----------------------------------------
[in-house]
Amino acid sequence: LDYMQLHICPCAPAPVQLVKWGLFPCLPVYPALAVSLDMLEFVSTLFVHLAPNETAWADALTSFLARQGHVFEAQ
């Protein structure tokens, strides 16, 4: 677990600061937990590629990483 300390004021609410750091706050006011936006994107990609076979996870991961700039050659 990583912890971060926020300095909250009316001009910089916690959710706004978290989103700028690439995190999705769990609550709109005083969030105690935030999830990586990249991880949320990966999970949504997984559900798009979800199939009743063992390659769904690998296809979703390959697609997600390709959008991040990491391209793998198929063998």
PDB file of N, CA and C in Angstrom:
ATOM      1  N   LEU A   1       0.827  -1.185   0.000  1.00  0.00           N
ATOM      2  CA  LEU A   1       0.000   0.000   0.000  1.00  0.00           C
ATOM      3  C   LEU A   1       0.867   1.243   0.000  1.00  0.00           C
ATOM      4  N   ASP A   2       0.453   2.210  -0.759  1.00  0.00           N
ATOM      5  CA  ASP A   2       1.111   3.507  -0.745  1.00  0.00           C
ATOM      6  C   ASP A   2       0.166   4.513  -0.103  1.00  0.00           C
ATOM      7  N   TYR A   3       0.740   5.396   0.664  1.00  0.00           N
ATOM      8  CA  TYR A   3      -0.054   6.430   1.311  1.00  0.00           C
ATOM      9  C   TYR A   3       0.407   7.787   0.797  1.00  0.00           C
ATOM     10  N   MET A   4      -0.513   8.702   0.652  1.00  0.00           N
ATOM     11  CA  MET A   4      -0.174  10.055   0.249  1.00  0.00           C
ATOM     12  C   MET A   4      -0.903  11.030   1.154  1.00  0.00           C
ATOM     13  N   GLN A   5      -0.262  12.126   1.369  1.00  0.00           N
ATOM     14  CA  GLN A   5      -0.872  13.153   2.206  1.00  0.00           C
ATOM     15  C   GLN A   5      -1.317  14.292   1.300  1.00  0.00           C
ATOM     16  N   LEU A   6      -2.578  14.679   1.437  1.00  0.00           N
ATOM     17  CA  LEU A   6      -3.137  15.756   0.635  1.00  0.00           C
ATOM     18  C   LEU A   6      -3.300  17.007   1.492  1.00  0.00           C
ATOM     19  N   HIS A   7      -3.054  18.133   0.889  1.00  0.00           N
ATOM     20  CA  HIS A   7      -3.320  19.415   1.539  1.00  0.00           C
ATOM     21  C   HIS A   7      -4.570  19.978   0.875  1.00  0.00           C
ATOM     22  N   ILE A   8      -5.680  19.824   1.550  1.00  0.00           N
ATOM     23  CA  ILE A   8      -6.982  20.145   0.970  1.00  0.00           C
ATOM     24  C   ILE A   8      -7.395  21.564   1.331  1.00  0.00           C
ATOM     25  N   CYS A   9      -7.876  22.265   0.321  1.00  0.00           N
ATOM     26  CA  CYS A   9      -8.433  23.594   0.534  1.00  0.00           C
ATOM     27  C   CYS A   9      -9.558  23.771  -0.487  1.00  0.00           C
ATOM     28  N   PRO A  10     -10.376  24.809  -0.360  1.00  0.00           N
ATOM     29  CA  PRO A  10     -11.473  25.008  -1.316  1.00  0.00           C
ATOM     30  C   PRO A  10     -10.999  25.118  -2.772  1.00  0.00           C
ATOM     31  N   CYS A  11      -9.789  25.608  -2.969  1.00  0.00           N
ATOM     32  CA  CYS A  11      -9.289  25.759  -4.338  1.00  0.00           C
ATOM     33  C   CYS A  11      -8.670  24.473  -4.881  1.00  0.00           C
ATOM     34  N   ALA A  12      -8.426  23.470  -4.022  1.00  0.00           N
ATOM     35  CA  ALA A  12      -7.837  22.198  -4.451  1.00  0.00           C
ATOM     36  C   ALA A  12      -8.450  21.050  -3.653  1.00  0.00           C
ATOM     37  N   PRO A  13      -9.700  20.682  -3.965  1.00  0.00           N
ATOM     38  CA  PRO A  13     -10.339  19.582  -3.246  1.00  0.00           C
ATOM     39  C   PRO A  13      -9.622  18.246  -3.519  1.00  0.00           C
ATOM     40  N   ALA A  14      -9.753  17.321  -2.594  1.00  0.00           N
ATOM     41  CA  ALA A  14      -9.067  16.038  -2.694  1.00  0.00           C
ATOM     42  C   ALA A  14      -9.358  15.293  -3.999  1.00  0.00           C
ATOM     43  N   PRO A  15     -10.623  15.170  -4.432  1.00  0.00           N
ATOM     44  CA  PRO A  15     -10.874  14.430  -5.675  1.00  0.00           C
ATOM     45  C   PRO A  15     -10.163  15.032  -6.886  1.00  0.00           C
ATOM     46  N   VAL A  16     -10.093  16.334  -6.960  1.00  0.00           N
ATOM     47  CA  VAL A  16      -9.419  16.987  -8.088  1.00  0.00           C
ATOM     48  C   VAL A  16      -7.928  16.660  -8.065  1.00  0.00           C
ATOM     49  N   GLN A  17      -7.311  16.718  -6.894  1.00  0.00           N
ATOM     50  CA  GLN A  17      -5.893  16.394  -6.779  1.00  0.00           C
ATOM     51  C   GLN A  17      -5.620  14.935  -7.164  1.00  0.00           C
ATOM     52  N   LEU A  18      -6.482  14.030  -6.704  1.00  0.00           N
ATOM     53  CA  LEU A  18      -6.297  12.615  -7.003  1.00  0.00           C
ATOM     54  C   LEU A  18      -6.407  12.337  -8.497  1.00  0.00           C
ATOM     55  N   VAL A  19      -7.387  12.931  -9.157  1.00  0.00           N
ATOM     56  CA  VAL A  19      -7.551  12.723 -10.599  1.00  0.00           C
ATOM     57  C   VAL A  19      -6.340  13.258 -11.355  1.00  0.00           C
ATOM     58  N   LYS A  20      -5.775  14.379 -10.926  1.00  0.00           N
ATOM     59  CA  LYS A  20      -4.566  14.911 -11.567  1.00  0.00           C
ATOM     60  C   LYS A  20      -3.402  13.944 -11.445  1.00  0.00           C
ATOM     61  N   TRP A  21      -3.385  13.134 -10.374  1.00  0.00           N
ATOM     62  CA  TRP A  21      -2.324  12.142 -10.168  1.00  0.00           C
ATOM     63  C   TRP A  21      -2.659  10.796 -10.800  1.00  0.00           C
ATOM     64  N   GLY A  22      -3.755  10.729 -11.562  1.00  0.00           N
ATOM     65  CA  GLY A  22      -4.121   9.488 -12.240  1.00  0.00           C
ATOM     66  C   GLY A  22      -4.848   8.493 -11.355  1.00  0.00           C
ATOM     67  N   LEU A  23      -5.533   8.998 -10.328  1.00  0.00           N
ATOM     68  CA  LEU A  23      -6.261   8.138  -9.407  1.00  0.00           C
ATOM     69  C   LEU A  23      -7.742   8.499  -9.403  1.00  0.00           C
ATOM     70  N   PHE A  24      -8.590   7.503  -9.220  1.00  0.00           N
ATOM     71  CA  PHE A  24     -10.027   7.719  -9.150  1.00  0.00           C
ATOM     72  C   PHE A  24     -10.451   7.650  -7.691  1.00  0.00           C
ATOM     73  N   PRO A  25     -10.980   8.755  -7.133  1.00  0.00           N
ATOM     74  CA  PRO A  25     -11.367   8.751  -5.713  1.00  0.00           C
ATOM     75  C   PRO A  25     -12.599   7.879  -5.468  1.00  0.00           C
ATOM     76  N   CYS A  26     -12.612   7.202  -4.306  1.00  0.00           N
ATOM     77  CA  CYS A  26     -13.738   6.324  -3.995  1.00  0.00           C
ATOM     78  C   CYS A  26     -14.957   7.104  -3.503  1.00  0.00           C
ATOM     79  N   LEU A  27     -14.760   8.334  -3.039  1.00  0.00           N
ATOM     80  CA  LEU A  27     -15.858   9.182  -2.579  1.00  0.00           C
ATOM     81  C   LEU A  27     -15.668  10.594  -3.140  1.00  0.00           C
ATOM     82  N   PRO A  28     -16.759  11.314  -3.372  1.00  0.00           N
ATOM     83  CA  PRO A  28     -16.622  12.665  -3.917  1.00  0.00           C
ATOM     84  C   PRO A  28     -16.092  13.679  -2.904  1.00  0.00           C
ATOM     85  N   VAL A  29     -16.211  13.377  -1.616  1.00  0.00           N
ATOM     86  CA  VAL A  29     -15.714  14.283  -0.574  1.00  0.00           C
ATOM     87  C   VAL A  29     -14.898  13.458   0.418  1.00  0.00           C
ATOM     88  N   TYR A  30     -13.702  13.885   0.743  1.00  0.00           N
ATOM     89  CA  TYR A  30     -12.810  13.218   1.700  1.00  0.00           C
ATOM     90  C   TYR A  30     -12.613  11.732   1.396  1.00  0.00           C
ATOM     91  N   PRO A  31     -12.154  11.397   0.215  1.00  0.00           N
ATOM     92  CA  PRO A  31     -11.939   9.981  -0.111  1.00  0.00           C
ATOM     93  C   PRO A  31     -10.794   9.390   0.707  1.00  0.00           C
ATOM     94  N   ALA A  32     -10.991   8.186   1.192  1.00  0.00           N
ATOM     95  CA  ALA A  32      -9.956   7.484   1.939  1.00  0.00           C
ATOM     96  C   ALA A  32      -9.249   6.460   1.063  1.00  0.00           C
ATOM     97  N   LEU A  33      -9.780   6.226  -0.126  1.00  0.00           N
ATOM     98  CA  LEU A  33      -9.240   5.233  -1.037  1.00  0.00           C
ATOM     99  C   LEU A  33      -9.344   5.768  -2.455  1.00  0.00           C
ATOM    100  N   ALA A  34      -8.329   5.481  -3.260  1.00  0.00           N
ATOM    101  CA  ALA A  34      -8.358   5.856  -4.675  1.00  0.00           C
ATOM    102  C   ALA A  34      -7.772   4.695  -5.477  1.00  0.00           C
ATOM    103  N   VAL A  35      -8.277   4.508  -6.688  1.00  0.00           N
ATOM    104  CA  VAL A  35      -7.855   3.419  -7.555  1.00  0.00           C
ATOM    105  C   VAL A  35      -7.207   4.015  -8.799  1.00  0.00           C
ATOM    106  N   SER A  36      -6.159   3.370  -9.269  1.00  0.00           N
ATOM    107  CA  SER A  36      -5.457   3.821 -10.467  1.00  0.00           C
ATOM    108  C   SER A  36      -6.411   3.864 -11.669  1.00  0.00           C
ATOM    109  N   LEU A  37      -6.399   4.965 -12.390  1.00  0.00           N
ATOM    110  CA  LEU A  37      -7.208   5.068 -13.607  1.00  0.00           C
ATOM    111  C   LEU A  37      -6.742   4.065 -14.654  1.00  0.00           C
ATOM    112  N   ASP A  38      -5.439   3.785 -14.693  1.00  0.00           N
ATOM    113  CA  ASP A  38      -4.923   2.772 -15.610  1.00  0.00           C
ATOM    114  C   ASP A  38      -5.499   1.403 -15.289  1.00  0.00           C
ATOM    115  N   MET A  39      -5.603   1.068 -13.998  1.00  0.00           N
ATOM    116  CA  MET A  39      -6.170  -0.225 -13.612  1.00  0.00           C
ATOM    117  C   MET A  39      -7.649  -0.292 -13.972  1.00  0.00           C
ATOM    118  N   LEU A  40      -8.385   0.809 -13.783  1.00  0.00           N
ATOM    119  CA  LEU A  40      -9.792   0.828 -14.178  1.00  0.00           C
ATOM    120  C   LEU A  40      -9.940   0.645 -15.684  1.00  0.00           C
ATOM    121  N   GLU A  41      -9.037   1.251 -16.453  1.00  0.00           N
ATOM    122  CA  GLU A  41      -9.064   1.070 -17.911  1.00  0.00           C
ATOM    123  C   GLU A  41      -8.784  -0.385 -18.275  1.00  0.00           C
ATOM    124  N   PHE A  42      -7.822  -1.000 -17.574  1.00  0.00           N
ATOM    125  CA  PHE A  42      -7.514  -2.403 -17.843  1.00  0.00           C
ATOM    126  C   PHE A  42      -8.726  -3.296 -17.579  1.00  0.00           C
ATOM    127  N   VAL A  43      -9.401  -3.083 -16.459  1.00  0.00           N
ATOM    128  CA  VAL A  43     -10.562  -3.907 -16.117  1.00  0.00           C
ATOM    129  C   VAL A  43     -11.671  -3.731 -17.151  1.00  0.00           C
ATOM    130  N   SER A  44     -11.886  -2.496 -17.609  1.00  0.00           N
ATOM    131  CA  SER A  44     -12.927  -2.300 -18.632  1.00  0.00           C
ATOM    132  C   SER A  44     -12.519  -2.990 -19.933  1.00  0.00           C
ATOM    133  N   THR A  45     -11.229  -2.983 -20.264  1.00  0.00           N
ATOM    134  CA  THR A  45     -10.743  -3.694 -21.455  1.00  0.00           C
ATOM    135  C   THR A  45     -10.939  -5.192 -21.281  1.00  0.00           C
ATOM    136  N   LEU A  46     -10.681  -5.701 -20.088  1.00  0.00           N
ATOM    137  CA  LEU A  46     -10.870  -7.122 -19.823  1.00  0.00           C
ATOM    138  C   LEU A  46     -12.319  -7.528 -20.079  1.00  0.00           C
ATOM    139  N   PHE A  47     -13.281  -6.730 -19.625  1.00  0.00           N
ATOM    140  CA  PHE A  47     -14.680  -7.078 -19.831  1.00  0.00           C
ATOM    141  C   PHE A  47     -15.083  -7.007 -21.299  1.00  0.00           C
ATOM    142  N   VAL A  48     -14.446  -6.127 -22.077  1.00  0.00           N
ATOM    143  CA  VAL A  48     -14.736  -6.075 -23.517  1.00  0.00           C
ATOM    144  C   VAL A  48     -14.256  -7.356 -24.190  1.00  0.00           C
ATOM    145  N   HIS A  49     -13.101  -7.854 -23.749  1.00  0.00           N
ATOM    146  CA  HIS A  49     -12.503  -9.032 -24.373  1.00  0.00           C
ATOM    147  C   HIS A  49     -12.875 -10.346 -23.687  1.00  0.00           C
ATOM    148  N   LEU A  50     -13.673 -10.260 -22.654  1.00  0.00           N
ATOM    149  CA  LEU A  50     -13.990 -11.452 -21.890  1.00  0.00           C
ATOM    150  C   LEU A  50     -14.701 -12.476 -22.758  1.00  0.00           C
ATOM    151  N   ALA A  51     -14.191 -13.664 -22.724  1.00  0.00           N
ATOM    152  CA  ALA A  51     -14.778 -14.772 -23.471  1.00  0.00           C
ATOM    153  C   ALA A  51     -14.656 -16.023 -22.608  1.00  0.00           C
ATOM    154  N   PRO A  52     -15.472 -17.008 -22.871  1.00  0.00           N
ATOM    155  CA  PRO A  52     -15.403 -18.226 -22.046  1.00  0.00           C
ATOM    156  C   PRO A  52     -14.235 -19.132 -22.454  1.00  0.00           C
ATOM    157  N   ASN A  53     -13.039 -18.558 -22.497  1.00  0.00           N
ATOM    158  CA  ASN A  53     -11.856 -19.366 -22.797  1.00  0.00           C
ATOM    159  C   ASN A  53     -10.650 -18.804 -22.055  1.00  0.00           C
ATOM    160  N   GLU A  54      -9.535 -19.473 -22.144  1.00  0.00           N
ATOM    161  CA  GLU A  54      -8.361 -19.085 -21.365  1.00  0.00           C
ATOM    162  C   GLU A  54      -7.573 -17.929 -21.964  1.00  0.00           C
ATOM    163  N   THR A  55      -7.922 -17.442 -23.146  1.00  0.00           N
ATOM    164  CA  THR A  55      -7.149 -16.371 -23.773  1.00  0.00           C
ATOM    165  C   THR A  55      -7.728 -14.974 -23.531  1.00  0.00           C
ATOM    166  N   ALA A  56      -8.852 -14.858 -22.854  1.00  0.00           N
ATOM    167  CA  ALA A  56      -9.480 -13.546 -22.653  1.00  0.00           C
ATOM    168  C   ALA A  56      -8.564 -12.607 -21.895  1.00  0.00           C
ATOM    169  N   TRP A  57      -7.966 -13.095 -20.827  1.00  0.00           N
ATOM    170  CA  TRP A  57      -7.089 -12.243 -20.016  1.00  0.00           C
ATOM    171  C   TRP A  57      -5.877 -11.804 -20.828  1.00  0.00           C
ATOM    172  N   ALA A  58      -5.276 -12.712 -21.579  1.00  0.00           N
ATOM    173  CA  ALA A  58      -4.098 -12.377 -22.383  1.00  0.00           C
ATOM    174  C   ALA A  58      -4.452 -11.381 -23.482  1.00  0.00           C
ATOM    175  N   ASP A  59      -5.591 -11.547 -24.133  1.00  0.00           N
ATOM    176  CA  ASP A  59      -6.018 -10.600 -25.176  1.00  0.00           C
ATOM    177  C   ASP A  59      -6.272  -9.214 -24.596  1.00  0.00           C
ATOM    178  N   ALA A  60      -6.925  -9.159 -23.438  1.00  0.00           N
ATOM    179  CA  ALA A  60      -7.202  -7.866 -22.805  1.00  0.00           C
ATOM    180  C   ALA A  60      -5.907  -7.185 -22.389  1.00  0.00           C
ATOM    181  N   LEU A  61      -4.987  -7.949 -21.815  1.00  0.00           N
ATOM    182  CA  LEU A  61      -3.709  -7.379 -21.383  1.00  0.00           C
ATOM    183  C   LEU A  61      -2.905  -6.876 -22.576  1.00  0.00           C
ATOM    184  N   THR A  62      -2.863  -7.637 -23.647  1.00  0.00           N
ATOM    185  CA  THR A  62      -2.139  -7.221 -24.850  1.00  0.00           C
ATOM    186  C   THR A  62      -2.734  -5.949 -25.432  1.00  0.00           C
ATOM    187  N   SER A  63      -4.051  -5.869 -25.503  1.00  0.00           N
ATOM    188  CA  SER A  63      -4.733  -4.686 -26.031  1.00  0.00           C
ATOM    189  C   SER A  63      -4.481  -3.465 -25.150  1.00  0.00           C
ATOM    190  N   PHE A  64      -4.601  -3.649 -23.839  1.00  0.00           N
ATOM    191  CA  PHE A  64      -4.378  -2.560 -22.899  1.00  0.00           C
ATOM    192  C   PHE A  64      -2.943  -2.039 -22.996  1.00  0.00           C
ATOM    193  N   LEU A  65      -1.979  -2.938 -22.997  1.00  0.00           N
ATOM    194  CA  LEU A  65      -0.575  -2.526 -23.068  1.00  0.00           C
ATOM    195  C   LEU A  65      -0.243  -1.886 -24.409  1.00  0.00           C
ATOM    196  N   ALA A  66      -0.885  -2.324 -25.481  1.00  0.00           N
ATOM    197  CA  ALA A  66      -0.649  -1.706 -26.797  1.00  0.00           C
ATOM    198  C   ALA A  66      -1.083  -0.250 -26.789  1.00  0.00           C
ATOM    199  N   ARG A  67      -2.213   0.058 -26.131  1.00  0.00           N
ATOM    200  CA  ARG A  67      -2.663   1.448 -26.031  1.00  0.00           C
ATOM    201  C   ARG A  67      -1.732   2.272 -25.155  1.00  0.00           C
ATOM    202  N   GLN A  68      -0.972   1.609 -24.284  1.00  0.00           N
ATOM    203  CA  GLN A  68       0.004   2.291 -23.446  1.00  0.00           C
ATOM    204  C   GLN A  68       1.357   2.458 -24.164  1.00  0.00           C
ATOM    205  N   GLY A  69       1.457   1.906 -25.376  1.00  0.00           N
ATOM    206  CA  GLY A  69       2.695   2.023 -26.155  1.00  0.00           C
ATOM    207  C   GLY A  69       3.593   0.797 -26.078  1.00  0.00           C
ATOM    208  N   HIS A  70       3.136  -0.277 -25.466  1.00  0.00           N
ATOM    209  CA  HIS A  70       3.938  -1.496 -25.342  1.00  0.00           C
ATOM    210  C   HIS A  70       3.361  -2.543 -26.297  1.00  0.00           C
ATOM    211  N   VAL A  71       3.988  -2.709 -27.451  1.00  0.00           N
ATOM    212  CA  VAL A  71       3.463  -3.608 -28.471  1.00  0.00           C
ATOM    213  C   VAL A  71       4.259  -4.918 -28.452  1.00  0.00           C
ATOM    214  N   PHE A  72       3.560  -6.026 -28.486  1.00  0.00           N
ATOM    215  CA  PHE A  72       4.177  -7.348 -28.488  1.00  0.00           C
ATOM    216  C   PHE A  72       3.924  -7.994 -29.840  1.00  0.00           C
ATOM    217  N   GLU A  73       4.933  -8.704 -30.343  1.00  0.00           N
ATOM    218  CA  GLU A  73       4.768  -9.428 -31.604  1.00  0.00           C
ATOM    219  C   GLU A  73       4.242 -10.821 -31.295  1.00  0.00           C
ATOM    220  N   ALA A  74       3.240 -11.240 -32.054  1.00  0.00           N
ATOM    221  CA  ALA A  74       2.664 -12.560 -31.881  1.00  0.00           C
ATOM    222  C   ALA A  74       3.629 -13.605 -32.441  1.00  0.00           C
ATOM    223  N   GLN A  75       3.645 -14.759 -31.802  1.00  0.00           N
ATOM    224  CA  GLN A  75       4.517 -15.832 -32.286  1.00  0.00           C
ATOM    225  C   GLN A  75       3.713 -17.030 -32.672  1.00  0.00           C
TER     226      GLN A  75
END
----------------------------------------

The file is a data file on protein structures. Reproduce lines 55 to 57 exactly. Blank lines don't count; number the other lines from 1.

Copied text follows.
ATOM     51  C   GLN A  17      -5.620  14.935  -7.164  1.00  0.00           C
ATOM     52  N   LEU A  18      -6.482  14.030  -6.704  1.00  0.00           N
ATOM     53  CA  LEU A  18      -6.297  12.615  -7.003  1.00  0.00           C